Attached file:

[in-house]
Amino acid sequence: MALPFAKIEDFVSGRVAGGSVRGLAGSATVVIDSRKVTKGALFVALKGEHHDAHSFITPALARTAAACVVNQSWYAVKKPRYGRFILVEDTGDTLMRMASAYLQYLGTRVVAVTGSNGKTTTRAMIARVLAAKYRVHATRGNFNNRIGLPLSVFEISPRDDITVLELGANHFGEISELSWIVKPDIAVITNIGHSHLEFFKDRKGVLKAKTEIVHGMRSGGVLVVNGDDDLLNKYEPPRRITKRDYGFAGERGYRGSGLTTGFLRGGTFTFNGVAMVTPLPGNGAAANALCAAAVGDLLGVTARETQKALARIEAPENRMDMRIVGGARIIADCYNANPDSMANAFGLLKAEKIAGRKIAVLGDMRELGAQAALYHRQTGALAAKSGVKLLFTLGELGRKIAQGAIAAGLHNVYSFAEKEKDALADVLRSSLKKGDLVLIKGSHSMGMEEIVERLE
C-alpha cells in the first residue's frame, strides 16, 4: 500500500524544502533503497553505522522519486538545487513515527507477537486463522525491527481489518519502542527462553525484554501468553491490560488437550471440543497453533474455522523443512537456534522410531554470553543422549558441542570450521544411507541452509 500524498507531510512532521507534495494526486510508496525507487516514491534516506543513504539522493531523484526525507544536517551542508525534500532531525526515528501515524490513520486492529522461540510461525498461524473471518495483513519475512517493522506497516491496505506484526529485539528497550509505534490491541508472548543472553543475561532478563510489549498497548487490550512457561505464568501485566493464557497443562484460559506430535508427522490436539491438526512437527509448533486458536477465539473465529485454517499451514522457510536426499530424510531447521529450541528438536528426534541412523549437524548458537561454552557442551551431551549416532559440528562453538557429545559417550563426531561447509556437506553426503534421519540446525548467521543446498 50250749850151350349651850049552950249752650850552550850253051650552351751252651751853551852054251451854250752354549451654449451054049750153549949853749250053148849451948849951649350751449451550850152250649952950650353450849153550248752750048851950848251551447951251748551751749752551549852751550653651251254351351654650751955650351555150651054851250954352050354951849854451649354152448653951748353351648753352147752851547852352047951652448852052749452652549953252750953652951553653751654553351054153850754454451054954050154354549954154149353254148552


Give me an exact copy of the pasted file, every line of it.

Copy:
[in-house]
Amino acid sequence: MALPFAKIEDFVSGRVAGGSVRGLAGSATVVIDSRKVTKGALFVALKGEHHDAHSFITPALARTAAACVVNQSWYAVKKPRYGRFILVEDTGDTLMRMASAYLQYLGTRVVAVTGSNGKTTTRAMIARVLAAKYRVHATRGNFNNRIGLPLSVFEISPRDDITVLELGANHFGEISELSWIVKPDIAVITNIGHSHLEFFKDRKGVLKAKTEIVHGMRSGGVLVVNGDDDLLNKYEPPRRITKRDYGFAGERGYRGSGLTTGFLRGGTFTFNGVAMVTPLPGNGAAANALCAAAVGDLLGVTARETQKALARIEAPENRMDMRIVGGARIIADCYNANPDSMANAFGLLKAEKIAGRKIAVLGDMRELGAQAALYHRQTGALAAKSGVKLLFTLGELGRKIAQGAIAAGLHNVYSFAEKEKDALADVLRSSLKKGDLVLIKGSHSMGMEEIVERLE
C-alpha cells in the first residue's frame, strides 16, 4: 500500500524544502533503497553505522522519486538545487513515527507477537486463522525491527481489518519502542527462553525484554501468553491490560488437550471440543497453533474455522523443512537456534522410531554470553543422549558441542570450521544411507541452509 500524498507531510512532521507534495494526486510508496525507487516514491534516506543513504539522493531523484526525507544536517551542508525534500532531525526515528501515524490513520486492529522461540510461525498461524473471518495483513519475512517493522506497516491496505506484526529485539528497550509505534490491541508472548543472553543475561532478563510489549498497548487490550512457561505464568501485566493464557497443562484460559506430535508427522490436539491438526512437527509448533486458536477465539473465529485454517499451514522457510536426499530424510531447521529450541528438536528426534541412523549437524548458537561454552557442551551431551549416532559440528562453538557429545559417550563426531561447509556437506553426503534421519540446525548467521543446498 50250749850151350349651850049552950249752650850552550850253051650552351751252651751853551852054251451854250752354549451654449451054049750153549949853749250053148849451948849951649350751449451550850152250649952950650353450849153550248752750048851950848251551447951251748551751749752551549852751550653651251254351351654650751955650351555150651054851250954352050354951849854451649354152448653951748353351648753352147752851547852352047951652448852052749452652549953252750953652951553653751654553351054153850754454451054954050154354549954154149353254148552